Just like elite athletes try to squeeze out every single advantage possible to the extent some unfortunately spoil the fun with illicit substances, we can also try to maximise our chances of passing MRCP by considering modifiable factors.
The first thing to consider is when you’re sitting your exams. The earliest you can attempt MRCP Part 1 is at the beginning of your foundation year 2 and there’s certainly an argument for and against this. Apart from considering whether to do so in FY2 or CT1 you can also strategically plan your timing out by placement. Some jobs are notoriously difficult, like acute medicine, and nobody would blame you if you decided to sit the exams during a less busy rotation.
Your first modifiable factor and potential advantage is to attempt MRCP during a less busy rotation. For example, I sat MRCP PACES during my medical oncology rotation in CT1 and this was a big reason why I did so well.
Another factor to bear in mind is the danger of spreading yourself too thinly. Although I’m a huge supporter of being able to hustle and work hard, there are only 16 hours in a day and sleep is too important to miss. If you’re currently working the standard 48 hour workweek, gym 4 days a week, socialise every weekend and have a mountain of chores waiting for you then here’s your second opportunity to snatch an advantage.
Reduce (but don’t eliminate, for your sanity) the number of non-essential activities, and here activities have a very low threshold to be termed non-essential. Reduce your gym sessions to twice a week and only focus on compound lifts and high intensity interval training. Think Pareto’s Law. Reduce the amount of socialising and even consider switching to phone calls for those few golden weeks before exam time. Hire someone to do all your chores and make up for the financial impact after your exam with extra locum shifts. During this period, treat grocery shopping or washing the dishes as procrastination. And so on, but remember that this only works if you use that earned free time wisely.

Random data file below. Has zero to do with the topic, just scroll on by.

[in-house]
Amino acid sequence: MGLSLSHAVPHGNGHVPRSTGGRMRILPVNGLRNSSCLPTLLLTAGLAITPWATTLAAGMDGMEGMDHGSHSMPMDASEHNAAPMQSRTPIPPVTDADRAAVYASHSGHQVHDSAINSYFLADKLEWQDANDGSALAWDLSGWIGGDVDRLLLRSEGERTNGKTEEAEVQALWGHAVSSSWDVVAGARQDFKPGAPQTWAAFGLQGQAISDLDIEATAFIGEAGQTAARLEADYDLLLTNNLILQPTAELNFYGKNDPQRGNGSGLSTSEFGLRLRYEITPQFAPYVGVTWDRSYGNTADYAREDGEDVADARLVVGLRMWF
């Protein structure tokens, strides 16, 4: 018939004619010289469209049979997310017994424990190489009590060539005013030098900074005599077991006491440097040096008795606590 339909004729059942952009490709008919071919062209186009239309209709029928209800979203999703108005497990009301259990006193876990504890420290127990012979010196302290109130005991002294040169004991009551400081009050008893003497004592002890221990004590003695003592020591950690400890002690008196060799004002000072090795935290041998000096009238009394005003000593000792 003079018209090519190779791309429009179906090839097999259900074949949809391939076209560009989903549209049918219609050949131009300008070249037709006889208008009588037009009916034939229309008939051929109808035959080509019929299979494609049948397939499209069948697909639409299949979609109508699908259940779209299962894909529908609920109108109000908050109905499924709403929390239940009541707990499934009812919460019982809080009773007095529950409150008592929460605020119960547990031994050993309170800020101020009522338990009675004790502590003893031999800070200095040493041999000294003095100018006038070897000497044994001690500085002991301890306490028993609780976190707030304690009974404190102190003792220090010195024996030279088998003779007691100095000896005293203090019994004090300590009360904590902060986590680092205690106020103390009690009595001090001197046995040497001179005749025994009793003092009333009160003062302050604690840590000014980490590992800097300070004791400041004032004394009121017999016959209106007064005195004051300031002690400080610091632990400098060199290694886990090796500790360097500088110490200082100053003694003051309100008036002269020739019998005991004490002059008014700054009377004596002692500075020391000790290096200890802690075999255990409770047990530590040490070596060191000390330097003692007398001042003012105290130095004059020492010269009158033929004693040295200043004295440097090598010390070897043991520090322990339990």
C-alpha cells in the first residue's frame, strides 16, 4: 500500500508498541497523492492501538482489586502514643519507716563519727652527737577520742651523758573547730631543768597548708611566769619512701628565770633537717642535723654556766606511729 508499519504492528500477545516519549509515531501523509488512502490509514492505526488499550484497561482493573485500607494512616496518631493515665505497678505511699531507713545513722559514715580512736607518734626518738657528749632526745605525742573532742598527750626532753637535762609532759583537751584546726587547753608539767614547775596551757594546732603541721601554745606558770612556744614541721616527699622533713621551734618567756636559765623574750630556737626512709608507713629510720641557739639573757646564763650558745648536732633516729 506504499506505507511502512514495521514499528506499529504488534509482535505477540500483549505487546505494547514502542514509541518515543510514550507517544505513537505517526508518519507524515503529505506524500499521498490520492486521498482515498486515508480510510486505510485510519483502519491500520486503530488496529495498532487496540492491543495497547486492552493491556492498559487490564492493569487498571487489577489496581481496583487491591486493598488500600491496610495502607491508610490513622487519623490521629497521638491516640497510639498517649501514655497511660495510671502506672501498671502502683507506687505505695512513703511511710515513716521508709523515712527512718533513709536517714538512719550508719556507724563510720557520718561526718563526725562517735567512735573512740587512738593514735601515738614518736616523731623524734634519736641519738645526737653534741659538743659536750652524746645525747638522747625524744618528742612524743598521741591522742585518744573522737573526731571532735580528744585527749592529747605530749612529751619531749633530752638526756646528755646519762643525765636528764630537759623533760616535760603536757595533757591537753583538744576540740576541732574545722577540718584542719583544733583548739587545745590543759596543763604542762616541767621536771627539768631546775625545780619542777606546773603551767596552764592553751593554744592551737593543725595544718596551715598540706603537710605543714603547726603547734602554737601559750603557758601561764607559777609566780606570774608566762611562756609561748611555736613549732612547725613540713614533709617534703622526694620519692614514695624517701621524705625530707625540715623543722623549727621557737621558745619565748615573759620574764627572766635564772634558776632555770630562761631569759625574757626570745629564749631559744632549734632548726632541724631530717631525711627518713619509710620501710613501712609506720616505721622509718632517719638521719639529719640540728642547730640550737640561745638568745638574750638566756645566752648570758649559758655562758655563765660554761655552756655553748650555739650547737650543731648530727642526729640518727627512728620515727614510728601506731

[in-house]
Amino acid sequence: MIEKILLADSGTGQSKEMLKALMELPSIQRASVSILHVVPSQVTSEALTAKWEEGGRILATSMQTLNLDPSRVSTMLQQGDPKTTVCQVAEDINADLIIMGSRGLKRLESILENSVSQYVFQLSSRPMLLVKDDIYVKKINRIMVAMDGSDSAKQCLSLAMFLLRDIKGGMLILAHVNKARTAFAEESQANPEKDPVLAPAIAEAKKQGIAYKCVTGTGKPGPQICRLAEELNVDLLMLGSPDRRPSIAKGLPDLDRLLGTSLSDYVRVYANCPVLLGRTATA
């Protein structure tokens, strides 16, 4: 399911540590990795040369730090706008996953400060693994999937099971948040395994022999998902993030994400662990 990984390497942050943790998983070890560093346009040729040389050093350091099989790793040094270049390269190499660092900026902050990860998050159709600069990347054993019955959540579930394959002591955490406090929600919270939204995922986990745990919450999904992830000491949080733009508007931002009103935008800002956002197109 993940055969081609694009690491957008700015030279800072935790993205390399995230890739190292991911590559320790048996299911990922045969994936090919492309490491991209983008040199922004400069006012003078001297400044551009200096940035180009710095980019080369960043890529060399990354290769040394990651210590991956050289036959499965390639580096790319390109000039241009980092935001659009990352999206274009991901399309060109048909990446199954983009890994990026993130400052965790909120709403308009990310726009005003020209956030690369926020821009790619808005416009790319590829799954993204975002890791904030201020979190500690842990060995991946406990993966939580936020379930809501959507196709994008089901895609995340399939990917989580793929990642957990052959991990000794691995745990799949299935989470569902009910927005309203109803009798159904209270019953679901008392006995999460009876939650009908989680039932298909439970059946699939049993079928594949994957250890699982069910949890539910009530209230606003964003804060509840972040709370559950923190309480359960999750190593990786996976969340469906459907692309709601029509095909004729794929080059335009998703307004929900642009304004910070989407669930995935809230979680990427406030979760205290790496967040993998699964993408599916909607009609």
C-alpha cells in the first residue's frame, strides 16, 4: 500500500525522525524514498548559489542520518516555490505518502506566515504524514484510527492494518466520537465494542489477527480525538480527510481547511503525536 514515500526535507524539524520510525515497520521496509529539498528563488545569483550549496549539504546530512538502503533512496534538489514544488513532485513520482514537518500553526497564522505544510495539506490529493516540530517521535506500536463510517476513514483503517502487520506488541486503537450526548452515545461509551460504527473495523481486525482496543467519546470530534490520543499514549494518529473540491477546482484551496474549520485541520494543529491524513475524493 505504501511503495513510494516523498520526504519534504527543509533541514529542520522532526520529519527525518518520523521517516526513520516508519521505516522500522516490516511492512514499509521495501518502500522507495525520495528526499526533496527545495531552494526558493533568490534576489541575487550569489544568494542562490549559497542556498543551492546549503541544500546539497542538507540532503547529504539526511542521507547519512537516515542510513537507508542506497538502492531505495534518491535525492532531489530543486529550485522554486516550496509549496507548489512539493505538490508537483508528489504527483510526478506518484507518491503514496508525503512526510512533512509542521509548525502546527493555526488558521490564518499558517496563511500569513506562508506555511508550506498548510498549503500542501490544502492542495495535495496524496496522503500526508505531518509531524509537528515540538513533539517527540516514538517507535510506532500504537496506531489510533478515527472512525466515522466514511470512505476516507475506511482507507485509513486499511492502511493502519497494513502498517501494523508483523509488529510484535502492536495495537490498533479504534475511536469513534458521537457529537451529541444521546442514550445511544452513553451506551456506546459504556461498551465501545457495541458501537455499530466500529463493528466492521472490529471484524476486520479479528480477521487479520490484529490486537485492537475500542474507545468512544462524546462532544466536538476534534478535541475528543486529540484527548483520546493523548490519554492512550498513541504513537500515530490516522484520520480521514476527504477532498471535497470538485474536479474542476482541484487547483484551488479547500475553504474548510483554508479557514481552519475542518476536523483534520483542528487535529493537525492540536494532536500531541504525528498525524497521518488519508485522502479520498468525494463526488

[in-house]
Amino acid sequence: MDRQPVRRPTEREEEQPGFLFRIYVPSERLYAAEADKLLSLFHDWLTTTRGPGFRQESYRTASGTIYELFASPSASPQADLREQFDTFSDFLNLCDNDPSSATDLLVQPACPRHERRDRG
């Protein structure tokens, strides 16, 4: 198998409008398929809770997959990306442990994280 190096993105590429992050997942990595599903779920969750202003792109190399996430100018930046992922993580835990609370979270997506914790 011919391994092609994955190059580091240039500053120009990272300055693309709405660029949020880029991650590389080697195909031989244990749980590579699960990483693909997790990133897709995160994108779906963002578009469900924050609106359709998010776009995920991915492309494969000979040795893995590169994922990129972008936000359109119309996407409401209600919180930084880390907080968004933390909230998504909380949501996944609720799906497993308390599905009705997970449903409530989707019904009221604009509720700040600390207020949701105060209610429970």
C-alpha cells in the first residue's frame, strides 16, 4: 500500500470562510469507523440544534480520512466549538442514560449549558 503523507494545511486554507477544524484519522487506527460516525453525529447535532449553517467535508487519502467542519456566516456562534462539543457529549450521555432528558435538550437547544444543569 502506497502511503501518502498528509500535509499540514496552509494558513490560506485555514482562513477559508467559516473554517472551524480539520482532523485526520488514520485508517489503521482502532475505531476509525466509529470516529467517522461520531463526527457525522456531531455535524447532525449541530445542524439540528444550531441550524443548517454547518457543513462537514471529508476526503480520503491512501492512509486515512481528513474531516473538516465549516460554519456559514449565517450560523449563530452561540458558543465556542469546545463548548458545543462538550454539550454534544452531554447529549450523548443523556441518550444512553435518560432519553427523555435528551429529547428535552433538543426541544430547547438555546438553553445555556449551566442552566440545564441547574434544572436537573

Your third potential advantage is optimising your work ethic and opportunity-seeking behaviour. A lot of people go through life and work on a daily basis without learning anything new. The days turn into weeks and those turn into months and years. Focus on one practice question at a time – if you complete 5 practice questions on your daily commute that’s 25 a week which is 200 in 8 weeks. Do another 5 on your return journey and that’s 400 extra questions in a relatively short period of time. When you’re clerking a patient or come across a concept or term you don’t quite grasp, this is the time to drop your ego and ask questions. A problem I see with a lot of junior doctors unfortunately is the feeling that they need to know everything, or at least give off this impression in front of the medical students.
I constantly ask questions whenever I don’t understand something and sure I might look silly but it only happens once, and it’s best for the patients. Even in front of medical students, foundation and core trainees and other registrars. Even in front of patients as long as it doesn’t affect their confidence in me.
There. 3 advantages you can easily compound together to maximise your chances of passing MRCP Part 1, Part 2 and PACES.
If you enjoyed this article make sure you get your own copy of my MRCP Part 1 & 2 Written Guide. In this guide, I explore the above and other concepts such as time allocation and the most preferable resources for the written exams in much more detail.
Alternatively, if you’ve passed the written exams then How to Pass MRCP PACES in 8 Weeks will take you through your next and final hurdle. The reason an entire new guide has been written about this mammoth clinical exam reflects the different skills and attitude you need when tackling MRCP PACES. Instead of simply relying on reading textbooks, you’ll need to utilise a concept called the PACES Triangle to successfully navigate the examiners’ obstacles.